“To care for, develop and enhance the quality of life, with love and understanding from a dedicated staff, persons with intellectual disability of all races and creeds entrusted to us, by providing with trust in Divine Providence and in co-operation with the parents, the community and the State the necessary spiritual, nursing, therapy and stimulation services in as an efficient and economic manner as possible.” – The Little Eden Mission
Little Eden is an orphanage for children with disabilities. This is all I knew before we visited the establishment. I initially expected it to be a small, run down building with little resources and staff. This was not the case at all. There were several different wings with staff walking around everywhere. They had hydrotherapy, physiotherapy, music therapy, reflexology and more. Nichollette was dressed professionally and gave us a tour of the premises and explained what Little Eden was.
Little Eden was founded by Domitilla and Daniel Hyams in 1967. It houses individuals with disabilities ranging from the ages of three to sixty-three. The individuals were either born with the mental disability, had an accident, or were abused. Many had fetal alcohol syndrome, which shows the heavy dependence on alcohol some may have due to their living conditions. Out of about 300 children, about 75% are completely abandoned with no families or home. This was extremely disheartening to me, and I wondered if the reason they were abandoned were because they were seen as worthless, or if they were too expensive or needed too much attention their parents couldn’t give. Nichollette also explained how different wings housed different individuals based in their mental age and functioning:
The Yellow wing currently houses children aged three to twenty eight. Their mental functioning is compared to a newborn’s.
The Orange wing currently houses children aged ten to fifty. This wing is based on behavior, where over stimulation can lead to aggressiveness. There is a mixture of mental ages with the youngest at two years old. This housed males only.
The Purple wing was the same as the orange however it housed females only.
The Red wing currently houses based on medical need and treatment. Some stay in this wing, or come in only for certain medical needs.
Now I’ll talk about how I felt at Little Eden. At first I felt overwhelmed and upset by the amount of children there and by their conditions.
Then I realized how lucky they were to be in this amazing place as opposed to on the streets or even being killed because of their conditions. I absolutely loved interacting with the children.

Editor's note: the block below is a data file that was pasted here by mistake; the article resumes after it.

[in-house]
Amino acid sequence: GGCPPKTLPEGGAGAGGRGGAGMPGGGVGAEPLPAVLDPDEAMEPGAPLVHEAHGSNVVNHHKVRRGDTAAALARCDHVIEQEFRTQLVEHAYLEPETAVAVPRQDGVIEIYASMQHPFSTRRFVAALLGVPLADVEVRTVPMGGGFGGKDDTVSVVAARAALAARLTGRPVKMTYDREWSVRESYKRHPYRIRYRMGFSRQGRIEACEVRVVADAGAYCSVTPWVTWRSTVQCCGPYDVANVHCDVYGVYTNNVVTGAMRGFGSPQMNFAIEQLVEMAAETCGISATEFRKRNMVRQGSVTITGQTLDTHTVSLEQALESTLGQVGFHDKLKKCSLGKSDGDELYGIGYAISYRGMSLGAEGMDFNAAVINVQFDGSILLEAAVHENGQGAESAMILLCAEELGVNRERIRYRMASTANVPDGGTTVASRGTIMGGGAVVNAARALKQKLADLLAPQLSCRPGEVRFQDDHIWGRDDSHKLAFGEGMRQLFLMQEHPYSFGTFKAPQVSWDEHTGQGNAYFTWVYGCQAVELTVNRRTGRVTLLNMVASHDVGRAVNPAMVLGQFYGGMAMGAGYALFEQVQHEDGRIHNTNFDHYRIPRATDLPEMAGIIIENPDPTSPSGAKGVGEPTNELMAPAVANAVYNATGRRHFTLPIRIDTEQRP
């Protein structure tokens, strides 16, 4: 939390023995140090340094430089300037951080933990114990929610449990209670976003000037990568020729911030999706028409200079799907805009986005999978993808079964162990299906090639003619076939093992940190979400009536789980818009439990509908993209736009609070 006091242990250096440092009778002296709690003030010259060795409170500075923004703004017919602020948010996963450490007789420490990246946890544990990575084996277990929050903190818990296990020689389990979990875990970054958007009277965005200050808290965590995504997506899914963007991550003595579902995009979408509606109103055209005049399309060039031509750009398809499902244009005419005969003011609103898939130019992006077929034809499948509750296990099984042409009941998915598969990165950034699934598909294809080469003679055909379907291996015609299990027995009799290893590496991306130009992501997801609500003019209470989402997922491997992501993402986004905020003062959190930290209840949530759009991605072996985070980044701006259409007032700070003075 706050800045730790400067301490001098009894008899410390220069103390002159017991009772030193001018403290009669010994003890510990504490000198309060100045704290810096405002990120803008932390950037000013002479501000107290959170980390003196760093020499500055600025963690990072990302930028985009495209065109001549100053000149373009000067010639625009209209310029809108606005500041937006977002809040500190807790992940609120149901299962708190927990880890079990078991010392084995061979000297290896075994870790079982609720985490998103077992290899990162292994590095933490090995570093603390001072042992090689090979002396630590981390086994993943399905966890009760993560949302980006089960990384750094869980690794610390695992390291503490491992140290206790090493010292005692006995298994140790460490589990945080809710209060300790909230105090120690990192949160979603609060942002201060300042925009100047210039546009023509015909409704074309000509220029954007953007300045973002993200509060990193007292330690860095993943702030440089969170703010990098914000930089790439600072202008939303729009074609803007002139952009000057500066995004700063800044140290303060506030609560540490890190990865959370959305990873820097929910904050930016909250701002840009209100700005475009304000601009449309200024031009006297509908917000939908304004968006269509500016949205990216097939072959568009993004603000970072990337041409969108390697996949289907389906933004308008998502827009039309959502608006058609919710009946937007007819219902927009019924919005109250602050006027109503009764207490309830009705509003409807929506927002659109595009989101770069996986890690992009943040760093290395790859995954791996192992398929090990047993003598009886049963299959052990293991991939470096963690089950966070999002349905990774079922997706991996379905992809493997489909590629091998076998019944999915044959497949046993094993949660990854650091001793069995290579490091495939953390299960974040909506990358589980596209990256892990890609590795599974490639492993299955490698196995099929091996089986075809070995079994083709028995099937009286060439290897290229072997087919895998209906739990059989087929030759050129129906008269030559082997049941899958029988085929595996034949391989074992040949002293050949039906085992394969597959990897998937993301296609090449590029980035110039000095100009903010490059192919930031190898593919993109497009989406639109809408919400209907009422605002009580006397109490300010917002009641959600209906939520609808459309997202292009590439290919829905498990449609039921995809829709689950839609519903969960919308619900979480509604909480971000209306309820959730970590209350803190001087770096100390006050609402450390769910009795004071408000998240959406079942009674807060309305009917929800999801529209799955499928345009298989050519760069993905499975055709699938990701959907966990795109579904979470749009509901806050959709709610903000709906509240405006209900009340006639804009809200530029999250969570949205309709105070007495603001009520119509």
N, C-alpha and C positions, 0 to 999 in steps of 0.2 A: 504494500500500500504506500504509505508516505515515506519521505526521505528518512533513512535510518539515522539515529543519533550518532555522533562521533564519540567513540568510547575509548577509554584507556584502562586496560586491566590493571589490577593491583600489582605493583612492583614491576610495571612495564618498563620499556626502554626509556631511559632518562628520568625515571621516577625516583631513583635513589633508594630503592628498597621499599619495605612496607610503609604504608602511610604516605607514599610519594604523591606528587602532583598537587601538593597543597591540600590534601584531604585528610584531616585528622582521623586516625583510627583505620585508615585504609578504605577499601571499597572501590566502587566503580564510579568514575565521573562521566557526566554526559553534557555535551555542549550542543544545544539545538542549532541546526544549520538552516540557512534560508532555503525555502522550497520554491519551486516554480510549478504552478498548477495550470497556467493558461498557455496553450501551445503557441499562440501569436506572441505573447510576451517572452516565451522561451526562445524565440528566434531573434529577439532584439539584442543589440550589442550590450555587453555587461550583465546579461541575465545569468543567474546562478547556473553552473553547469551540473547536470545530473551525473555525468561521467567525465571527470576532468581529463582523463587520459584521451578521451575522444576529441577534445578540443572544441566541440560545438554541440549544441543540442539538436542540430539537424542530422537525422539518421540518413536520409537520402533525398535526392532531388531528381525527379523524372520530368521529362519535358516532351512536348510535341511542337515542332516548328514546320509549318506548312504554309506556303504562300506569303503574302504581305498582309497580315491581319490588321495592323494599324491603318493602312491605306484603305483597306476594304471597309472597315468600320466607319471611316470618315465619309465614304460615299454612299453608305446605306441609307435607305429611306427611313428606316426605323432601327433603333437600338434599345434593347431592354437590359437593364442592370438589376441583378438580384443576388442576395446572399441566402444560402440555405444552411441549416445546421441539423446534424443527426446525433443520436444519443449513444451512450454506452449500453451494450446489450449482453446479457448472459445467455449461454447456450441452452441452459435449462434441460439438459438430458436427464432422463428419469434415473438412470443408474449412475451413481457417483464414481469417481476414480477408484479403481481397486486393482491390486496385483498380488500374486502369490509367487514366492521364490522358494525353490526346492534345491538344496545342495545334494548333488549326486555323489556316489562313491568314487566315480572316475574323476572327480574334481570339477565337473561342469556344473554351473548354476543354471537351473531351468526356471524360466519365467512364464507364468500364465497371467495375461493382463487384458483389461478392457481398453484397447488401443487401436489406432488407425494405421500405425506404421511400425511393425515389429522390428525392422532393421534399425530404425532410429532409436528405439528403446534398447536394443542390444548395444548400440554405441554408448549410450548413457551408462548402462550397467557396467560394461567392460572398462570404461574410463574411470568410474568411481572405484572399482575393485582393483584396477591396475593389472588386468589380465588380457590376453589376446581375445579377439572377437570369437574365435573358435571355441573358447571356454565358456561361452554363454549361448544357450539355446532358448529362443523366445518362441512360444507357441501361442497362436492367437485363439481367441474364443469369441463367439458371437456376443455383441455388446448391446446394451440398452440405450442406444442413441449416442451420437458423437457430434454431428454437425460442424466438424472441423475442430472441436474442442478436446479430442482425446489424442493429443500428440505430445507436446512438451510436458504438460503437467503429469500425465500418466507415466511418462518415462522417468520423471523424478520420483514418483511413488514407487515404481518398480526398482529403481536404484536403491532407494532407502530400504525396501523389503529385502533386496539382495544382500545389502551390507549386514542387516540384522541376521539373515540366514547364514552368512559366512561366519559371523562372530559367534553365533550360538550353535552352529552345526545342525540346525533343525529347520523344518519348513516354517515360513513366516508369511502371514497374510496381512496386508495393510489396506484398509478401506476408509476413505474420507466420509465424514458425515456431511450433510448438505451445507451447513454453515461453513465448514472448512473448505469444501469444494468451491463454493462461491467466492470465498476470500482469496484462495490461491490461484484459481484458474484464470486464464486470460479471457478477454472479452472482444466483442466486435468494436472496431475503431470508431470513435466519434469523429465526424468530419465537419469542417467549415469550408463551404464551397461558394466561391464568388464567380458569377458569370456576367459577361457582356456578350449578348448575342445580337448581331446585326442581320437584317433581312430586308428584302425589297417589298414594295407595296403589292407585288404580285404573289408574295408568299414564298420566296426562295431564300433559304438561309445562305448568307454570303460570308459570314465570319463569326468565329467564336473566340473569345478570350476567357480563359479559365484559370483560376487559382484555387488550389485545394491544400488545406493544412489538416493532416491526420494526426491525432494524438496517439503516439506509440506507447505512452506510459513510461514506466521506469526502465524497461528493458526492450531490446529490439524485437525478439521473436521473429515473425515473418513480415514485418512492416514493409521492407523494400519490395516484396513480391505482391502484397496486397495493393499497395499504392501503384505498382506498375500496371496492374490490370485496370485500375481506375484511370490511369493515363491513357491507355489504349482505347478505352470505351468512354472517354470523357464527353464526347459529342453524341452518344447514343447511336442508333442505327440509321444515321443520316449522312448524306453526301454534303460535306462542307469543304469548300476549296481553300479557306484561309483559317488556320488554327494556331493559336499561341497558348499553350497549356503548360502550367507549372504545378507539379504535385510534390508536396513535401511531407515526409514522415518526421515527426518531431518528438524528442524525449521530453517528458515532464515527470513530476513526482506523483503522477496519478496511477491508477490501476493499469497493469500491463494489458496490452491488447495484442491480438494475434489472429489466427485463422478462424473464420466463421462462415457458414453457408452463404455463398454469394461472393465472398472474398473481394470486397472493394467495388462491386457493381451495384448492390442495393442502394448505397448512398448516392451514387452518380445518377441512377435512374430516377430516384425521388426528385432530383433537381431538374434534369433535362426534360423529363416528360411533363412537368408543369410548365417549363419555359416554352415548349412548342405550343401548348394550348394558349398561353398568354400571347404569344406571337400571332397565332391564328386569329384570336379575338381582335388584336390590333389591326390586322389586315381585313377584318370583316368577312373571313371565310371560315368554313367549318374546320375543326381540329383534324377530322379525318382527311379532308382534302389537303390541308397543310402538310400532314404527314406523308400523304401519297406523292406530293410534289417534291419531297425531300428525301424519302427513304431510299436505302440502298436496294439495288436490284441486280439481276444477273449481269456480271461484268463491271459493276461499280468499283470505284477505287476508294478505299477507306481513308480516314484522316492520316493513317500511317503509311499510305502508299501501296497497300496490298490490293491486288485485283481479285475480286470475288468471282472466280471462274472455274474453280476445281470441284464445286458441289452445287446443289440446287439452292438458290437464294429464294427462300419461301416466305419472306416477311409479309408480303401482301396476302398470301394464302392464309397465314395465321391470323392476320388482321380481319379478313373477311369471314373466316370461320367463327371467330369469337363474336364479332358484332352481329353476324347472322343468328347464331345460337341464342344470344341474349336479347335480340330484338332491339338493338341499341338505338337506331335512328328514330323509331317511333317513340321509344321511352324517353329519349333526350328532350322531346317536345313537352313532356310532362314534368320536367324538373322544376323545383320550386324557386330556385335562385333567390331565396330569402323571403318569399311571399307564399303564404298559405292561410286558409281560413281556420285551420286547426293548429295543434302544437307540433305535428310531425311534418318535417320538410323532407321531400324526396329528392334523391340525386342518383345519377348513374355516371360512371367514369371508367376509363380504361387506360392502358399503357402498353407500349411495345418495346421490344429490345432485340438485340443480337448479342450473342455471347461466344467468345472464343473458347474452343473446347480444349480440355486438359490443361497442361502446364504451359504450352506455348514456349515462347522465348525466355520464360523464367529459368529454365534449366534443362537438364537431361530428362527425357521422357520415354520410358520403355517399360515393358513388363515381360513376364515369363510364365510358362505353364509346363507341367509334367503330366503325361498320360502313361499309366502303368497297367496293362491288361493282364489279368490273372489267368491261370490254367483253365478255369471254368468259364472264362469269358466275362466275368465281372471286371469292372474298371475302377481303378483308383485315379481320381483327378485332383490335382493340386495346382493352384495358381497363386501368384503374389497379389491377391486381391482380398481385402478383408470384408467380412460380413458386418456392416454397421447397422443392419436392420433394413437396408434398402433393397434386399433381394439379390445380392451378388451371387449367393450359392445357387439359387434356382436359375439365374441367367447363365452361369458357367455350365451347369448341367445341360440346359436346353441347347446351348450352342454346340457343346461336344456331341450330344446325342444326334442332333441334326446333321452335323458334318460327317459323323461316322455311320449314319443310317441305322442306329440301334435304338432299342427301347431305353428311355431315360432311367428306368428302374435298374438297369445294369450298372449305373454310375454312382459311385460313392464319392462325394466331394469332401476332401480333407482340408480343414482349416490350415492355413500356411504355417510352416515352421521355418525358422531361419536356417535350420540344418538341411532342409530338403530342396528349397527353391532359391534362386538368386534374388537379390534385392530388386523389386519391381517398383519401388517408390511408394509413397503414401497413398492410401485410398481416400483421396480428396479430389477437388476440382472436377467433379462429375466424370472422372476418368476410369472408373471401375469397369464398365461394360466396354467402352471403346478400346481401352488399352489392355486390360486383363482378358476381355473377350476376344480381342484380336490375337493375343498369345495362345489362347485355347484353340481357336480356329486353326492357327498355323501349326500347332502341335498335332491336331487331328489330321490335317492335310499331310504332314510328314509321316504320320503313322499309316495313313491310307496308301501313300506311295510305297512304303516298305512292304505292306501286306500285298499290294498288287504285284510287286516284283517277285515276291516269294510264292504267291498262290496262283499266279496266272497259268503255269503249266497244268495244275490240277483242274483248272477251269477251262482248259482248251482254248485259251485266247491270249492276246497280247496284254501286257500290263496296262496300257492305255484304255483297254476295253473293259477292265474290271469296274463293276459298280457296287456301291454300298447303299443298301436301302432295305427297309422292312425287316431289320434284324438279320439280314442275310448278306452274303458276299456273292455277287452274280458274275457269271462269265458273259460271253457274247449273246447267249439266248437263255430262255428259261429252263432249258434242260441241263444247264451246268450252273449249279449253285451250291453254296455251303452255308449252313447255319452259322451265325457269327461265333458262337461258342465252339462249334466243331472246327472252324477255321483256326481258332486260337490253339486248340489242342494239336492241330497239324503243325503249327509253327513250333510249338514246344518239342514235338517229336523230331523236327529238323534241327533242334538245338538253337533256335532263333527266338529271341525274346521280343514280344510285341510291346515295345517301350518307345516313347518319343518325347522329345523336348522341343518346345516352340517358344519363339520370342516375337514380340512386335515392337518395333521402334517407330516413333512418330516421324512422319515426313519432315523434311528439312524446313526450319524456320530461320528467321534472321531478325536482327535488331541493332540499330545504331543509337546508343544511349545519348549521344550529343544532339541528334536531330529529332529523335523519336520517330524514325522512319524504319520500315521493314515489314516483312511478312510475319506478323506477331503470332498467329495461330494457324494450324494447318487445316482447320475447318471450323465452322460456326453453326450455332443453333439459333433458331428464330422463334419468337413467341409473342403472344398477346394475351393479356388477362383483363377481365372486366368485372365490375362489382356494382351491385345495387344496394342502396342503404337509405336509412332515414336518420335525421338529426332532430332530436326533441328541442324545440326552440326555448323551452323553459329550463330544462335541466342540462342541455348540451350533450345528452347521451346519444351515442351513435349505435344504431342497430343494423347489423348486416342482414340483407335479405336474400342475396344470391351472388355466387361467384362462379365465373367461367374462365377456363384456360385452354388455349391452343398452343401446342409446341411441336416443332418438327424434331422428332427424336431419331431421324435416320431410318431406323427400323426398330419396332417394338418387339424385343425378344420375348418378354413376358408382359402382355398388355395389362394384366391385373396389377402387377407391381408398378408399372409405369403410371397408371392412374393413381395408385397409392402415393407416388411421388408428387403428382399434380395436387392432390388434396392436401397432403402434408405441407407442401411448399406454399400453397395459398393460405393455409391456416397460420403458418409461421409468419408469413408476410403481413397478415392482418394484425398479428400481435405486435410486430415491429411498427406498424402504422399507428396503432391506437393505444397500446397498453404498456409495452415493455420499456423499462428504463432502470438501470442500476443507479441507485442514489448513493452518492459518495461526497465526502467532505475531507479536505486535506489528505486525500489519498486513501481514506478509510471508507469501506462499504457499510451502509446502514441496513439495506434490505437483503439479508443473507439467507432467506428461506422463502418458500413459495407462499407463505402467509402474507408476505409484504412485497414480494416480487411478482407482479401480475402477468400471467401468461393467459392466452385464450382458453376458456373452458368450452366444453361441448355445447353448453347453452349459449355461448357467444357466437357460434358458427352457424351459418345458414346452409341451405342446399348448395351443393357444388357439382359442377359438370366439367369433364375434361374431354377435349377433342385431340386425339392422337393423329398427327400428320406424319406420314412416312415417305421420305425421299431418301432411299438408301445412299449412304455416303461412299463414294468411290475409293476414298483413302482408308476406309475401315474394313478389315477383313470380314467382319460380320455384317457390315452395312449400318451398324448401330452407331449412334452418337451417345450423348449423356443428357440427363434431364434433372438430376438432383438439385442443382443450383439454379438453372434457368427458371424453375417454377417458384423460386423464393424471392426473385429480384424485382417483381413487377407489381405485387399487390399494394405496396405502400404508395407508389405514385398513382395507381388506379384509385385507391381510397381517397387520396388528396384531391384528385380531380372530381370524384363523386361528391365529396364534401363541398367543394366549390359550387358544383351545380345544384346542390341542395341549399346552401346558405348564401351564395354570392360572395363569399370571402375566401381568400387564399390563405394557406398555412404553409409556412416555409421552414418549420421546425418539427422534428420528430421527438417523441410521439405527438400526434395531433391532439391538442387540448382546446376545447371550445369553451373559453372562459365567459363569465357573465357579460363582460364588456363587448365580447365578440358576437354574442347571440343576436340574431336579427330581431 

Being a physical therapy student and working with children with and without disabilities for the past five summers made me feel very comfortable and right at home as I interacted with some of them.
When we first walked into the room to play with the children, everyone seemed hesitant, however I jumped right in. I walked over to a little boy on a small rocking horse that looked like he was about three or four. He didn’t pay attention to me at first, but when I bent down he looked at my face with a blank stare, then immediately smiled and grabbed my face. We sat there for two minutes while he examined my face (and pulled my hair) before we got up and walked around the room together.
Little Eden was an eye-opening experience for me as it showed me what type of patients I could potentially be dealing with. I also was amazed at how Little Eden relies on donations, and the Hyams family runs this place with the vision that children should receive this care regardless of the color of their skin. I hope I have the chance to come back!
The Voortrekker Monument
After Little Eden, we visited the Voortrekker Monument. The Voortrekkers moved north into South Africa to escape British rule. The monument was built to remember this movement and the Afrikaaners who made this trek through South Africa.
Our tour guide, Emma greeted us and gave us some background on the movement and the monument. The most interesting part was hearing an Afrikaans view of apartheid and blacks. Emma seemed uncomfortable about talking about apartheid and the role she played as a white person in South Africa at that time. I think she was trying hard not to say the wrong thing and to come off as racist to us. It is interesting to interact with multiple people of different races and to compare their views of modern South Africa as well as its history to each other’s.